The start of the 2023 season came quick, and Kansas City Royals fans were excited to see their young core in action. Unlike 2022, the Royals were “letting the kids play” from the start of April. Bobby Witt Jr., MJ Melendez, Vinnie Pasquantino, Kyle Isbel, and Michael Massey all started the season in the starting lineup.
Everyone knew the hype around Witt, Pasquantino and Melendez, but there were also lofty expectations set on a fourth guy: Michael Massey. With the trade of Whit Merrifield and a recent lack of offensive production from Nicky Lopez, Massey was expected to come in, take over second base, and provide the Royals the much-needed offense and gold glove defense they were looking for from that position.
April was unkind to Massey. He looked uncomfortable at the plate, and just couldn’t seem to get into a rhythm. Simply put, it seemed like Massey could not pick up a single pitch big league arms were throwing him; he was basically swinging at everything as soon as it left the pitcher’s fingertips. Massey struck out 31 times in 81 plate appearances (38.3% K%), and you were just hoping that he would show some signs of production sporadically. On top of the strikeouts, he had zero walks, only one extra base hit, and was sporting an OBP of .163. Massey had a -19 wRC+ to end the month of April.
The number of competitive teams the Royals played in April didn’t help Massey’s chances of getting out of his slump. It seemed like every series he was facing some tough pitching that didn’t get any easier. The early struggles led many fans to call for his demotion to Triple-A. With the Royals struggling to win any games, and guys like Samad Taylor thriving in Triple-A, fans wanted a change. The 25-year-old Massey was facing even more pressure to perform with the looming potential of being sent back down to the minors. But, the Royals remained patient with their young second baseman. They had plenty of opportunities to send him down, but remained confident in Massey to turn things around. May was right around the corner, and the schedule got easier with the likes of the Chicago White Sox, Oakland Athletics, and Milwaukee Brewers on the radar. The patience by Manager Matt Quatraro and the front office paid off.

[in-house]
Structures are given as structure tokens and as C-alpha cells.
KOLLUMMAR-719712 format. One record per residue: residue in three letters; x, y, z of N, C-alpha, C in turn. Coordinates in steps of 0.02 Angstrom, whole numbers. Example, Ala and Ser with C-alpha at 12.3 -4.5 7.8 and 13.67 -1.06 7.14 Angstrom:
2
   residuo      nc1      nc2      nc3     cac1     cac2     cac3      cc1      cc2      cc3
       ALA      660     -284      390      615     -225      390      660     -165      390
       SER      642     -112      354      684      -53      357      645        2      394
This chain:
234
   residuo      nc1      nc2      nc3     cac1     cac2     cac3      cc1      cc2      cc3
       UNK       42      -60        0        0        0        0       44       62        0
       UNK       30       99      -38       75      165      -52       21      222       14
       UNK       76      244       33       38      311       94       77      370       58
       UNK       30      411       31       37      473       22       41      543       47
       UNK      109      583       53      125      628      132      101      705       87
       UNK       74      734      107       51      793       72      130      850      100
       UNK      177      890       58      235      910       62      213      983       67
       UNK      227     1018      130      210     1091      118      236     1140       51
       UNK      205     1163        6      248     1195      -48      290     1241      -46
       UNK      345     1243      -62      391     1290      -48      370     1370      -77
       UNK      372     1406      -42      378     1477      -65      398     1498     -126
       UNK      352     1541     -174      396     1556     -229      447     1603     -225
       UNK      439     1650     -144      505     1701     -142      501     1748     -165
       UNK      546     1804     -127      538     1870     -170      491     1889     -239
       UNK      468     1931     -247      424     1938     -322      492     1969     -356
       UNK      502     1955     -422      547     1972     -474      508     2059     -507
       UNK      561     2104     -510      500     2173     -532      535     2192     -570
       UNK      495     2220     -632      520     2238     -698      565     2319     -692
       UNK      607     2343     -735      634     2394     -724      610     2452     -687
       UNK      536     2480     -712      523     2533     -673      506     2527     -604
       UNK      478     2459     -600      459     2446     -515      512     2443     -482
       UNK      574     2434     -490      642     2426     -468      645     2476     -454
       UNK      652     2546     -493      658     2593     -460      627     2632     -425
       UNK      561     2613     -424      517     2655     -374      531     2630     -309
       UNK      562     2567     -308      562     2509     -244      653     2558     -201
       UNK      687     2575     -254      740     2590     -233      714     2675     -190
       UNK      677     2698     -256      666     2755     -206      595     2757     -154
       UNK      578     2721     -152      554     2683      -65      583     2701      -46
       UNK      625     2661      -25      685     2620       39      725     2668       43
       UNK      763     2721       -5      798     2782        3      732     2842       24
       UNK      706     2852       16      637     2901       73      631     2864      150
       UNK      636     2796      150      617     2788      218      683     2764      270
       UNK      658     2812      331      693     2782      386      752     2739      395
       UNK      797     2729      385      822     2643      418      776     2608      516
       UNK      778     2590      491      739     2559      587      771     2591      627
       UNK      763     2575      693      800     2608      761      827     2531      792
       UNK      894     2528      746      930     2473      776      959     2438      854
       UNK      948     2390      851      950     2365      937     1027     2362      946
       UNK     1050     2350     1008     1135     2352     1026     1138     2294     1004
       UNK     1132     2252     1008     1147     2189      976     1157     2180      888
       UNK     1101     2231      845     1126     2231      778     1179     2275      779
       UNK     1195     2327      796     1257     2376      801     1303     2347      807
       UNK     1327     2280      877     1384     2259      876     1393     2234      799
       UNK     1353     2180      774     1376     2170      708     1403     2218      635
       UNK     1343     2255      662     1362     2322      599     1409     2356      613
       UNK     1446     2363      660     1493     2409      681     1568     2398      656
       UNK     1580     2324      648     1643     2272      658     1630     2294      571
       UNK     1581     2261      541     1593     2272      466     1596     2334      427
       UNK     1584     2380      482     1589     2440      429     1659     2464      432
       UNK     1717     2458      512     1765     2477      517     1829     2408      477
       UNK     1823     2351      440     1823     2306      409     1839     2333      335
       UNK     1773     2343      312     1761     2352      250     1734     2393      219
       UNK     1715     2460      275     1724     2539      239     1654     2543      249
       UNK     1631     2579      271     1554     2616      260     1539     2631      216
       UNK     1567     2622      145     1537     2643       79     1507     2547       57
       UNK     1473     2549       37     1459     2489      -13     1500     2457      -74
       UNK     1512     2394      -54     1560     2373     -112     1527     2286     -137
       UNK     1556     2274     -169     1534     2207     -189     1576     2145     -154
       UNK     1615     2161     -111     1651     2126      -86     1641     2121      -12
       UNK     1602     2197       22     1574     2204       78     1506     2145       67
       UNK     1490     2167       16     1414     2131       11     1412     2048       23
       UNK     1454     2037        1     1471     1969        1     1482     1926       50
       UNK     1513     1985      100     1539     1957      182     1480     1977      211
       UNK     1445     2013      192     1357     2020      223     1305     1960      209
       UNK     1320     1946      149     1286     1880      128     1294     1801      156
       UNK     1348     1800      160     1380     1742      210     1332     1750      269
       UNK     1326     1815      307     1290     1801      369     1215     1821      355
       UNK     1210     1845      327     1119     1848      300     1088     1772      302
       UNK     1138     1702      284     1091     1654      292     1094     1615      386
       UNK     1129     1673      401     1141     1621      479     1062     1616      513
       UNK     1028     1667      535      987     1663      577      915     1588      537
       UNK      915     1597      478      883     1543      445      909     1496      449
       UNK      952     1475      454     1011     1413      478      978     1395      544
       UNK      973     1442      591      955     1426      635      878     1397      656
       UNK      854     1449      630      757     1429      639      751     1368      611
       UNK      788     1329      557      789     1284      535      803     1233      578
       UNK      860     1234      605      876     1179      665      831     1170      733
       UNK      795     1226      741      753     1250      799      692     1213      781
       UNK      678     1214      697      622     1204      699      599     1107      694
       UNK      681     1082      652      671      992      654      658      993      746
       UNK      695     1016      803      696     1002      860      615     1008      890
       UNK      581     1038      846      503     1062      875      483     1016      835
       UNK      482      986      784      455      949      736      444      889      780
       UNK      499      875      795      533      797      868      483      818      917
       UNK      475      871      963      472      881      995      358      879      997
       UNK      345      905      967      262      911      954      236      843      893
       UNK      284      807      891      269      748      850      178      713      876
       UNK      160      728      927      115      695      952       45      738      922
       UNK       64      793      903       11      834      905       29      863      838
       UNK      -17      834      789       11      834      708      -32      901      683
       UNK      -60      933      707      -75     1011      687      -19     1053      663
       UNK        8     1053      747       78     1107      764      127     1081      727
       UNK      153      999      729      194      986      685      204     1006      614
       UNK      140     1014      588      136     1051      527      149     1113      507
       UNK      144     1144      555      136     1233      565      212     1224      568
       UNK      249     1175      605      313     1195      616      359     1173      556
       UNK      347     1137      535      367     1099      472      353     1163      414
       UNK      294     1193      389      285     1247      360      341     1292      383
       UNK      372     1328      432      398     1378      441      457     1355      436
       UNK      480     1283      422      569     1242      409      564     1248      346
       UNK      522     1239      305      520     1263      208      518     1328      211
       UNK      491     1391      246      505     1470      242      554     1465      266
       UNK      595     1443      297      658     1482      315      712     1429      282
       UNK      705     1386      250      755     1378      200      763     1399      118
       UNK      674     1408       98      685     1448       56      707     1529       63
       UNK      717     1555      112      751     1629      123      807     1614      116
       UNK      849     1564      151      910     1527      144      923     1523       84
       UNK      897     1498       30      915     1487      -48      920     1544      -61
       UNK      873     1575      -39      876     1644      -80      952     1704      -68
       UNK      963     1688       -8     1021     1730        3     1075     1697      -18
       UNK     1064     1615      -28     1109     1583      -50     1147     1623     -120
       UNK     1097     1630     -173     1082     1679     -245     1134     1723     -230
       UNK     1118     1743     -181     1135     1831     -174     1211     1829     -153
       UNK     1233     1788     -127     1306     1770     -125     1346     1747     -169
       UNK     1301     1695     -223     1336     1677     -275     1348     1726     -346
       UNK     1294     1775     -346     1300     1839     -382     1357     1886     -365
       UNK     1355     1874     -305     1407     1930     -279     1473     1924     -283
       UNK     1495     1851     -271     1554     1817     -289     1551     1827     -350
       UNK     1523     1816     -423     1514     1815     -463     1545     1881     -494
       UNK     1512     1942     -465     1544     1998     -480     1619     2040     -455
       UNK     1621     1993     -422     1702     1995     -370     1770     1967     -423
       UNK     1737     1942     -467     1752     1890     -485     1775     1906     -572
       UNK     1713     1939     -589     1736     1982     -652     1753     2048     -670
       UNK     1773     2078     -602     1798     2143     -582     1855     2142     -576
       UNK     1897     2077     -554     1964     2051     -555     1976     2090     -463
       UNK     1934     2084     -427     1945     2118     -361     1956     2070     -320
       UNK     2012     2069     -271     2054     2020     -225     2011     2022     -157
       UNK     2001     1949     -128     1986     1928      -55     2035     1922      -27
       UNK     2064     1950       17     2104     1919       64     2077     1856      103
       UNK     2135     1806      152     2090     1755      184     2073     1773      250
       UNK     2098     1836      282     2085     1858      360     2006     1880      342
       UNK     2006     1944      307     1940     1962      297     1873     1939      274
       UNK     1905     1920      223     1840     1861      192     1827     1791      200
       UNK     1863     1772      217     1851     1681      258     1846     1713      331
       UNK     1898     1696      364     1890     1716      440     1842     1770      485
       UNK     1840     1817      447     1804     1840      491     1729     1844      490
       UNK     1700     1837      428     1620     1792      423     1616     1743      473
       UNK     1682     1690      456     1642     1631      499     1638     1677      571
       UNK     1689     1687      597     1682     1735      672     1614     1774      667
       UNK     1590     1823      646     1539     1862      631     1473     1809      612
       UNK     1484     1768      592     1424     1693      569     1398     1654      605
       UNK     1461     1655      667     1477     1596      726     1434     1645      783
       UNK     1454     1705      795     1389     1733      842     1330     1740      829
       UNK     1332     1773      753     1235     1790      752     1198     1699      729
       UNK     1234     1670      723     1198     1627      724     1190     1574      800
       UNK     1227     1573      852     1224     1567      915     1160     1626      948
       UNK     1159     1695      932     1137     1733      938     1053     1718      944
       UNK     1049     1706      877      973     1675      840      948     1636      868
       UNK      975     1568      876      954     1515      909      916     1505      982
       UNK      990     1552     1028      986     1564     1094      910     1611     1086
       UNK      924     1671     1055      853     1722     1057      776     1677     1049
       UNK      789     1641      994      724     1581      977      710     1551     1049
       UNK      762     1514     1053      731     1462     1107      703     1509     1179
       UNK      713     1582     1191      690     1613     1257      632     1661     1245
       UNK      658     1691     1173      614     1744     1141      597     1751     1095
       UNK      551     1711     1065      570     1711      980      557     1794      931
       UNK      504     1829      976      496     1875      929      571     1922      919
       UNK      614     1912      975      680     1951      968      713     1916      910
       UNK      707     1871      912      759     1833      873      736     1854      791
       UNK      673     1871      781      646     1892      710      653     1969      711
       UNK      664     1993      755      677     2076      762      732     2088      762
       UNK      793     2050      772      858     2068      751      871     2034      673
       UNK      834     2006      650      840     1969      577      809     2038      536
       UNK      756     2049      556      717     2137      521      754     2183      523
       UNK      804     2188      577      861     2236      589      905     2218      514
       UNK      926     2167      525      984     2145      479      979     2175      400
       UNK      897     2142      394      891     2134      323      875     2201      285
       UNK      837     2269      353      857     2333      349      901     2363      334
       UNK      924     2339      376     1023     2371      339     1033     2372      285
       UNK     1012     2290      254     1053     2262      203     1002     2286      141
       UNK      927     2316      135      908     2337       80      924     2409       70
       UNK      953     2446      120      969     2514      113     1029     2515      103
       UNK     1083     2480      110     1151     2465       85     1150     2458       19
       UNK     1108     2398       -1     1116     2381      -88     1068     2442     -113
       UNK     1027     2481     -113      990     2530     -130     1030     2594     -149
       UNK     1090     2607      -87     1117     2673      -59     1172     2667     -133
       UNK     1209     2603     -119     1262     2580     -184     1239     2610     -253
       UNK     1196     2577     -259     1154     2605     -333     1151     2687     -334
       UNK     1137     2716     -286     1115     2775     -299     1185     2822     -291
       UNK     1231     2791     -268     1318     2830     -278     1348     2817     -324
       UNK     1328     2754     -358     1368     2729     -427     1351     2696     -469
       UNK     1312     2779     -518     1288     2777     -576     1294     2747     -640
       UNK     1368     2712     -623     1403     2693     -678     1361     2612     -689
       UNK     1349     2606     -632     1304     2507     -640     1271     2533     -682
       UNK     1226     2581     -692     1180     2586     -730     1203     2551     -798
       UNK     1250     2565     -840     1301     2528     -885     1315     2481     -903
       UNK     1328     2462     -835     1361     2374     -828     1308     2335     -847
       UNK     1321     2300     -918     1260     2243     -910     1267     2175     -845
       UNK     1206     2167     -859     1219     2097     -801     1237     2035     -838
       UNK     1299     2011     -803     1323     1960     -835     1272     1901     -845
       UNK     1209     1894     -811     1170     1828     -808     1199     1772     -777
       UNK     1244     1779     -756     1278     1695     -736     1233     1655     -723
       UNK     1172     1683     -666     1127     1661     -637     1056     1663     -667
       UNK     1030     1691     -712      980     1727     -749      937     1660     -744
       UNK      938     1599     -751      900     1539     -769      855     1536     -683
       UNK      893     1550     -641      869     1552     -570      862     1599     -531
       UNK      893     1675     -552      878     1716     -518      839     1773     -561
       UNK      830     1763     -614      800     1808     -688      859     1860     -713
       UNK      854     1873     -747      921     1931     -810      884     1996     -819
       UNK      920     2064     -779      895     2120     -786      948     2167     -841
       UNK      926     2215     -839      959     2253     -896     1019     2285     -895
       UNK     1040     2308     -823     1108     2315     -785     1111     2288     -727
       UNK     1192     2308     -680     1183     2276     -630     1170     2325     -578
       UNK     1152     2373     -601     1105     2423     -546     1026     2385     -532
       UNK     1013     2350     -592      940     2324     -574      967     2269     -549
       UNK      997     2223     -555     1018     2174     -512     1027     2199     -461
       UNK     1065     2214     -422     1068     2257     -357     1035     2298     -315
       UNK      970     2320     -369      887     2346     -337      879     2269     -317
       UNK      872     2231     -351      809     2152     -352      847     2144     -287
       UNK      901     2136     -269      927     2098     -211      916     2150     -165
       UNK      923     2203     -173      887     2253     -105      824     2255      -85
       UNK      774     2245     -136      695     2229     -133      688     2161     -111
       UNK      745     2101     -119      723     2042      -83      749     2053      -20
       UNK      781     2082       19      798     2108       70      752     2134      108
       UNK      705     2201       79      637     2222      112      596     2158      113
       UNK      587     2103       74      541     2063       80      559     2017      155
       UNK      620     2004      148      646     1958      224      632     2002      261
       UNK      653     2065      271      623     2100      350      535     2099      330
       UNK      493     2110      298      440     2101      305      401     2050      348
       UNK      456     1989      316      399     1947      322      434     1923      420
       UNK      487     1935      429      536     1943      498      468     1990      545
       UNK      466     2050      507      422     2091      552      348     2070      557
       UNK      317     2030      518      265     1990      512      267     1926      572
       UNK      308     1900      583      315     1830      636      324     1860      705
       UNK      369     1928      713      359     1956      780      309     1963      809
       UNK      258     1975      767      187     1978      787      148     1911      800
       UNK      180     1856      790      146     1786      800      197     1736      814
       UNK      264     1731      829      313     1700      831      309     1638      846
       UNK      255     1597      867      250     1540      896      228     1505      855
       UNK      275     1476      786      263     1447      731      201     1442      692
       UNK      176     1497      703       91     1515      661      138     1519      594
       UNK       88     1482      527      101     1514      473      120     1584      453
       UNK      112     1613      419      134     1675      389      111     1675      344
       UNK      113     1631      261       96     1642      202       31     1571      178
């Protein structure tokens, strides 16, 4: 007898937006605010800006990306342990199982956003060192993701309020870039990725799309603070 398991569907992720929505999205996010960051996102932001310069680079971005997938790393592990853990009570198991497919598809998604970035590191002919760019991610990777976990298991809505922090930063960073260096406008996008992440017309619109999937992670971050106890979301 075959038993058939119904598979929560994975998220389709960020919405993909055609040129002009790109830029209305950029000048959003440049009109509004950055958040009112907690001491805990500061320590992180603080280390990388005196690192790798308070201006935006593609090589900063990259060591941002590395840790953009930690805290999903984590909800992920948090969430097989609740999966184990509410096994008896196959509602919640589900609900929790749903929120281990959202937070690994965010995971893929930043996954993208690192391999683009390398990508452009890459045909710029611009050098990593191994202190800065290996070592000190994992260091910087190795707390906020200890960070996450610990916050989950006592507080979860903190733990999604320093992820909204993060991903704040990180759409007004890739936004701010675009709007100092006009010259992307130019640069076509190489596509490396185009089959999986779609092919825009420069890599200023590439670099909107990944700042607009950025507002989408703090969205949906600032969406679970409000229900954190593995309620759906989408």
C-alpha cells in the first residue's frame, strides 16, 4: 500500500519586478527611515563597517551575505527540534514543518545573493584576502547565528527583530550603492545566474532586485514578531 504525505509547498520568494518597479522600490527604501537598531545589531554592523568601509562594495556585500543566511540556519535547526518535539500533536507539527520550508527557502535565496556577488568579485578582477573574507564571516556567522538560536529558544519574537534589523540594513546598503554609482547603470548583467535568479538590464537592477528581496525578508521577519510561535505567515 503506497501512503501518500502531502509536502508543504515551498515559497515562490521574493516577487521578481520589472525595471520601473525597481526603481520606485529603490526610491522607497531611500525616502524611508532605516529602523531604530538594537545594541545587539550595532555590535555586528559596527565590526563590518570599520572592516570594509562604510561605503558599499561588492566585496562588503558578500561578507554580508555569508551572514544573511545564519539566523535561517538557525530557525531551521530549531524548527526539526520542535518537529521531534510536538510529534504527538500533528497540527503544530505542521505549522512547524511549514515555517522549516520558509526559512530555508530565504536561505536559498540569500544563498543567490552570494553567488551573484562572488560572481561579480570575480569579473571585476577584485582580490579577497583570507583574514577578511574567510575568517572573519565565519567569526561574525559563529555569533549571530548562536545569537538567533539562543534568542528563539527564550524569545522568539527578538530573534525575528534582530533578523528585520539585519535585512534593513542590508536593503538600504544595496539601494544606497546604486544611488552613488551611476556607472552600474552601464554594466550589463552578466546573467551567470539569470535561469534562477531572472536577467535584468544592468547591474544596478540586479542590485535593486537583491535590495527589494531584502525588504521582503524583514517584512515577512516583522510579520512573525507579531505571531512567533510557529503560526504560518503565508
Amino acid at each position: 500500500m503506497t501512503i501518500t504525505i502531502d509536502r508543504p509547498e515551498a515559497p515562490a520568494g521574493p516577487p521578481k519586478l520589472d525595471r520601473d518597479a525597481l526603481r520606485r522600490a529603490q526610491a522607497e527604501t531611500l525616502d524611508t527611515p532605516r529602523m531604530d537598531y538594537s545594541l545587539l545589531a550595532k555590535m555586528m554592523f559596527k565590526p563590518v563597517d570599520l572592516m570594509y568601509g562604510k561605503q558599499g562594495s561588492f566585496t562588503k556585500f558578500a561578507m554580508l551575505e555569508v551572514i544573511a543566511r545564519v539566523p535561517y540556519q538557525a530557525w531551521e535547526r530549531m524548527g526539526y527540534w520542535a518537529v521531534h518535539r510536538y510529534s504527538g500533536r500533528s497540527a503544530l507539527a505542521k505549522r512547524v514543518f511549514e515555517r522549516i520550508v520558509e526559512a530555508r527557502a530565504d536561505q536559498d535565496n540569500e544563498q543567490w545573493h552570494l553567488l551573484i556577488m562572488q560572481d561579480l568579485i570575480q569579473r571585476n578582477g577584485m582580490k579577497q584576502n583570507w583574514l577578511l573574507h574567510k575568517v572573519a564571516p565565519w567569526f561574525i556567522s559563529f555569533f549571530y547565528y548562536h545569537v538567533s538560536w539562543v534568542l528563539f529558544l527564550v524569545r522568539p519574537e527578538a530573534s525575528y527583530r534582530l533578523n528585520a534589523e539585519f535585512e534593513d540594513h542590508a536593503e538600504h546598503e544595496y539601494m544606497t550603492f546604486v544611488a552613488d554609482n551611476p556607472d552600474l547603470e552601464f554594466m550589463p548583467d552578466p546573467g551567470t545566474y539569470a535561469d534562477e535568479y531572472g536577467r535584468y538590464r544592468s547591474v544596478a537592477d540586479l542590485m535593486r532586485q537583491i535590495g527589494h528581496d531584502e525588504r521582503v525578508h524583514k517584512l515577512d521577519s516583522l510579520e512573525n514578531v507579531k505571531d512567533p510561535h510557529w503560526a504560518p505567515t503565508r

Massey has made a complete 180º turn to start the month of May. He is showing a refined approach at the plate and has become a lot more patient in his ability to find his pitch and drive it. In 67 plate appearances, he has decreased his strikeout percentage by a little over 11% (26.9%), and his walk percentage for the month of May is 10.4%. Not only that, Massey has shown off the pop that has been hiding, knocking three doubles and three home runs thus far. The improvements have been impressive. His timing is locked in, and he is making much-improved swing decisions.
Ultimately, the improvements can be boiled down to confidence. Oftentimes, the first move is to just send a guy down and call someone new up. The Royals and manager Matt Quatraro showed Massey they were confident in him. They gave him the ease of mind to let him trust the process and believe in himself by not sending him to Triple-A to figure things out; that pays huge dividends in a young player’s development.
The early struggles for Massey also presented him with an opportunity to overcome adversity; to figure out how to handle the ups and downs of playing at the major league level. Baseball is a game of failures, and his struggles in April 2023 won’t be the last time he struggles. Massey saw his slump as an opportunity to learn and grow in his young career.
In an article by Vahe Gregorian of The Kansas City Star, Massey said, “What a great opportunity for me to learn how to not have stuff go my way and handle it.”
Powering through failure in the game of baseball is easier said than done, but Massey is early into his career. It is a powerful lesson about how patience can pay off–how trusting the process can eventually lead to the results you want. As we start to turn the corner into June, let’s hope the success Massey found in the month of May continues. He already has the elite glove to be an everyday second baseman. The continued improvement at the plate will allow him to stick there for a long time.